Since joining the Liberal Democrats I was elected to become part of the Liberal Youth policy committee. Also, within my first year becoming Eastleighs social media executive and also Eastleighs Liberal Youth representative.

But not just that. My confidence has flourished and my fear of public speaking eradicated as well as making many amazing friends.

Without this mans inspiration, none of my experiences within the Liberal Democrats would have been possible. For that I am forever grateful.


If you would like to read in more depth about how Chris helped my family and any past articles I have written about Chris work, please click the link below to my pass articles.


Why I joined the Liberal Democrats

The Green Deal: “Cutting carbon is not a luxury to be ditched when the going gets tough!”

REVIEW: Chris Huhnes appearance on BBC This Week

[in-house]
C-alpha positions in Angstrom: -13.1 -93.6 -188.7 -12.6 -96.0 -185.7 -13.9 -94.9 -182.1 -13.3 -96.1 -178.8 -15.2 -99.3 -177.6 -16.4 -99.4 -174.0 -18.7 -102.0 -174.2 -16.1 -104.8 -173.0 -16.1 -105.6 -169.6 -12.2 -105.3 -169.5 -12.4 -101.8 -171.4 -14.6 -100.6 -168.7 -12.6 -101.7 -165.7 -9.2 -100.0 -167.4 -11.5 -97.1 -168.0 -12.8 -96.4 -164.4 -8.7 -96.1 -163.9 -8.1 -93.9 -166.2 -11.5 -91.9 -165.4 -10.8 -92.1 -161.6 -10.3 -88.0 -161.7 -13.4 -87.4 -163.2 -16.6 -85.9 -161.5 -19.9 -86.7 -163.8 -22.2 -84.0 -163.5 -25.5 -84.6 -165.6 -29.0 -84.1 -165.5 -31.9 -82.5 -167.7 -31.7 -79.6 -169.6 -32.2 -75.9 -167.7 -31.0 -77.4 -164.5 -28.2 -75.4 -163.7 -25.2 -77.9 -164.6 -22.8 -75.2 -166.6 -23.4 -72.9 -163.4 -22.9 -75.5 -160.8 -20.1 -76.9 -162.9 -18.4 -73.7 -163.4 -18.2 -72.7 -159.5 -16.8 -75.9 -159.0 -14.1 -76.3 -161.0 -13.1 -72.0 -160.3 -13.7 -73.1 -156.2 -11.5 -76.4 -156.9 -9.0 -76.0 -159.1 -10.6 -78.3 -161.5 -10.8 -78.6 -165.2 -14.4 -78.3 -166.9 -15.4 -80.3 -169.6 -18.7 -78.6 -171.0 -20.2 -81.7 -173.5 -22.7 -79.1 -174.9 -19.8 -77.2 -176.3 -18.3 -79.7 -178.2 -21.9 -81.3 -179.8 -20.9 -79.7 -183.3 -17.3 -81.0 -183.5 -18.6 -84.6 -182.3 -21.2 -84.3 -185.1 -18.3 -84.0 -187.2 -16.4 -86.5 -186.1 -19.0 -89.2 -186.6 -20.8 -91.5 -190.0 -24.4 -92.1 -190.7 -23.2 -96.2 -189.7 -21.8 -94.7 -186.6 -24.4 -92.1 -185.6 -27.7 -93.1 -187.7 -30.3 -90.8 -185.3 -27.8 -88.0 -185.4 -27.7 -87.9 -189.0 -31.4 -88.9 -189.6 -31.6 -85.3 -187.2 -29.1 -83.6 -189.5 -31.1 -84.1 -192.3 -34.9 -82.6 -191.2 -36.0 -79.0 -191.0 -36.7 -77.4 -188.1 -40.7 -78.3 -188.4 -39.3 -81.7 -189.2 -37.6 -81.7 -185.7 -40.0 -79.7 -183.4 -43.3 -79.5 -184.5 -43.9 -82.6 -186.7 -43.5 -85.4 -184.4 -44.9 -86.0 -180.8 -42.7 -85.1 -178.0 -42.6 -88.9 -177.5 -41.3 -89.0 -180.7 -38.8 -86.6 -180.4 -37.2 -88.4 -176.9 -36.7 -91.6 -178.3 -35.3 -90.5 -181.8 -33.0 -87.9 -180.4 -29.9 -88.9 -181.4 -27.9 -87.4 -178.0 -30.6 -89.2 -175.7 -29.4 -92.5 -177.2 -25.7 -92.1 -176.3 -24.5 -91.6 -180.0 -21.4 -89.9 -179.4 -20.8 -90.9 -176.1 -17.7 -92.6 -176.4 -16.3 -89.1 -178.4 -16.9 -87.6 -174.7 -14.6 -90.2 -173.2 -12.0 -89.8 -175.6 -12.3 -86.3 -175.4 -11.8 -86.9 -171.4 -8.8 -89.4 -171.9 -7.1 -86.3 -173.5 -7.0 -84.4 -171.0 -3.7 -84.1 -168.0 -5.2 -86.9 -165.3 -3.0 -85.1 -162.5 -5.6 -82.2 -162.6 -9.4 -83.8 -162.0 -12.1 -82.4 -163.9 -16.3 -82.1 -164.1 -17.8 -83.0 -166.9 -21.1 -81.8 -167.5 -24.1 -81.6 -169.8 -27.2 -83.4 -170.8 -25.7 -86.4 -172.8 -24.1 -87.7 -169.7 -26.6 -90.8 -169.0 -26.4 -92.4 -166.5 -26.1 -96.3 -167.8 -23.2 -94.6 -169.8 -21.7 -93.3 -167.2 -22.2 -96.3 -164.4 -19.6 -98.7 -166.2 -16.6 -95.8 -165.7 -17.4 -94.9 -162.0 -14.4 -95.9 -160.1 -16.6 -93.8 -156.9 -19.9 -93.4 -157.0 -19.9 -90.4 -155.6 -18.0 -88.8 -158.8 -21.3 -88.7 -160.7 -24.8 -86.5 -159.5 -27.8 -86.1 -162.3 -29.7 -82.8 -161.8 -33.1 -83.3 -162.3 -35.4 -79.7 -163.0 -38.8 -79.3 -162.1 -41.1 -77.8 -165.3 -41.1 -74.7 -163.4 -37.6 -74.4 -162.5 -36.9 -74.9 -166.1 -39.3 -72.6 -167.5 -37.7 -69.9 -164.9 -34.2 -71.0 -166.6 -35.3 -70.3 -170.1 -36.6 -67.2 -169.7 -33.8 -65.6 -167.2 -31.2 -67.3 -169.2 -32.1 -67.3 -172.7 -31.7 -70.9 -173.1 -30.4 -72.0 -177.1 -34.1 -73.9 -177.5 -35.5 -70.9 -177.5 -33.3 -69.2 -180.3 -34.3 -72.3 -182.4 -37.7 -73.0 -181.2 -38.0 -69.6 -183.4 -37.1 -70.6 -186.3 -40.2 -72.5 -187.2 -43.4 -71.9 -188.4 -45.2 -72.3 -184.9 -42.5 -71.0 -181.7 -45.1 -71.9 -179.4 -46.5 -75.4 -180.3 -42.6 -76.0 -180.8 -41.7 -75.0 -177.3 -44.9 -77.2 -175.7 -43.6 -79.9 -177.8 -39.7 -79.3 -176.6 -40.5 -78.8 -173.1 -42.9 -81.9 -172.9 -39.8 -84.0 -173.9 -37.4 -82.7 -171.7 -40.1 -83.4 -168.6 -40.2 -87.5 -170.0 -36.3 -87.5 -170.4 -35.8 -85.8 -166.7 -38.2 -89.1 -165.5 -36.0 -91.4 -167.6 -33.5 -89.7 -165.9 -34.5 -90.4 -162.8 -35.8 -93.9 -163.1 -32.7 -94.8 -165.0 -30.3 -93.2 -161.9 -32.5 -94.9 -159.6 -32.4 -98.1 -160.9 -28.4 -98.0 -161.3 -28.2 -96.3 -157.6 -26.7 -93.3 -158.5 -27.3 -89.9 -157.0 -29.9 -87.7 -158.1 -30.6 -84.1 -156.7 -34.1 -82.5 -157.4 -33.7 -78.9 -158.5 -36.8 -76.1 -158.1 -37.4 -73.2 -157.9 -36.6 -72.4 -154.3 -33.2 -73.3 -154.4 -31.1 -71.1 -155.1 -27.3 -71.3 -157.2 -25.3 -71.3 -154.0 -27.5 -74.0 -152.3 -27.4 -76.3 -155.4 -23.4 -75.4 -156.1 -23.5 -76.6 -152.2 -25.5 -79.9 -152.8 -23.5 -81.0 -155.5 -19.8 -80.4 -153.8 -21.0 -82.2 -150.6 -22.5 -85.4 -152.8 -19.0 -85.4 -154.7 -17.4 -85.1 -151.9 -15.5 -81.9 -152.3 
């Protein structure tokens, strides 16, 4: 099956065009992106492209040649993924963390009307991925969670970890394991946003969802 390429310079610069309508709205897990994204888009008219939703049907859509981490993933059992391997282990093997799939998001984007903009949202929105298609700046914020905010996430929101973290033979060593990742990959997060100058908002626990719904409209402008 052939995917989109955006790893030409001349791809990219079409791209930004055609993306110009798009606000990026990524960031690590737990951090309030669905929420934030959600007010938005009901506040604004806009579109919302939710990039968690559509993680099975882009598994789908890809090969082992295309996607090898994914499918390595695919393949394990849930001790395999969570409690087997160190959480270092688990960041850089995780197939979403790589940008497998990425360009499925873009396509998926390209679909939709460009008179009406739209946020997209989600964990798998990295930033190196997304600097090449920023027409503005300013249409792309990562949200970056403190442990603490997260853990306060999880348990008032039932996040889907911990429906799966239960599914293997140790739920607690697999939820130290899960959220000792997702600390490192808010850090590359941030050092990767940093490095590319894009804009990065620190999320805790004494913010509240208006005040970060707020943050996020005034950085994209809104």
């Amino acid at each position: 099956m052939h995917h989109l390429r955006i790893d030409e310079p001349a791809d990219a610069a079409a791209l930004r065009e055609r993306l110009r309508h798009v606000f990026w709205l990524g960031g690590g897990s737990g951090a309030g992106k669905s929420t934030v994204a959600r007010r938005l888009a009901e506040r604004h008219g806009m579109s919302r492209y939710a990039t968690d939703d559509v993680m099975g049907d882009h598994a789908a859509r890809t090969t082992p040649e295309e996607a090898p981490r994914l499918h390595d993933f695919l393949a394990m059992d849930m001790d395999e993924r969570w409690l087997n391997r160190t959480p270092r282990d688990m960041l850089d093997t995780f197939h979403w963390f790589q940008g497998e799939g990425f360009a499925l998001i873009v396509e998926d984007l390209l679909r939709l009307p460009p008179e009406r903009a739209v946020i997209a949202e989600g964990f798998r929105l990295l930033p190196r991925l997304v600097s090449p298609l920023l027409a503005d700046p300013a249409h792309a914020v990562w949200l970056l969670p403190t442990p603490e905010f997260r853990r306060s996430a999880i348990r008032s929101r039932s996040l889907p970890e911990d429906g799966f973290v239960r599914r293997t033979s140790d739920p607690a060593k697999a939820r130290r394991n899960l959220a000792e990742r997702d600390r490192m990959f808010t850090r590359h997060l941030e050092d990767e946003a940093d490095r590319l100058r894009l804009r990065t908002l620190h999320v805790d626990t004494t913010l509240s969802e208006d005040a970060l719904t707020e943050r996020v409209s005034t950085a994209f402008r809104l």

The EU referendum: My experience


In the early hours on the 24th June 2016, I was sitting at my count in Eastleigh waiting for our results to be announced for the Borough. Worrying that the result for our country and our future was not the one I was hoping for.

Not long after 10pm, the ballot boxes began to arrive and the counting of the votes began. As my role as a counting agent I stood there watching the votes being unfolded and I started to see what I saw as a worrying pattern. Leave, leave, remain, leave. And as the counting went on I saw this same pattern again and again.

Then at 3:30am on Friday 24th June 2016, The Eastleigh Borough  results were announced and that 52.5% of people who had voted in the Borough, wanted to LEAVE the European union. At this point in time as well I was starting to hear results from all around the country. And as dawn broke I woke up to the news that I really didn’t want to hear. Britain had voted to LEAVE the EU and that David Cameron had announced his resignation as prime minister.

At that point in time when I heard the news  I felt a mixture of emotions (anger, sadness, confusion)but most of all, heartbreak! Heartbreak because I knew that this result, would have a big impact on my generation and the many generations that are yet to come.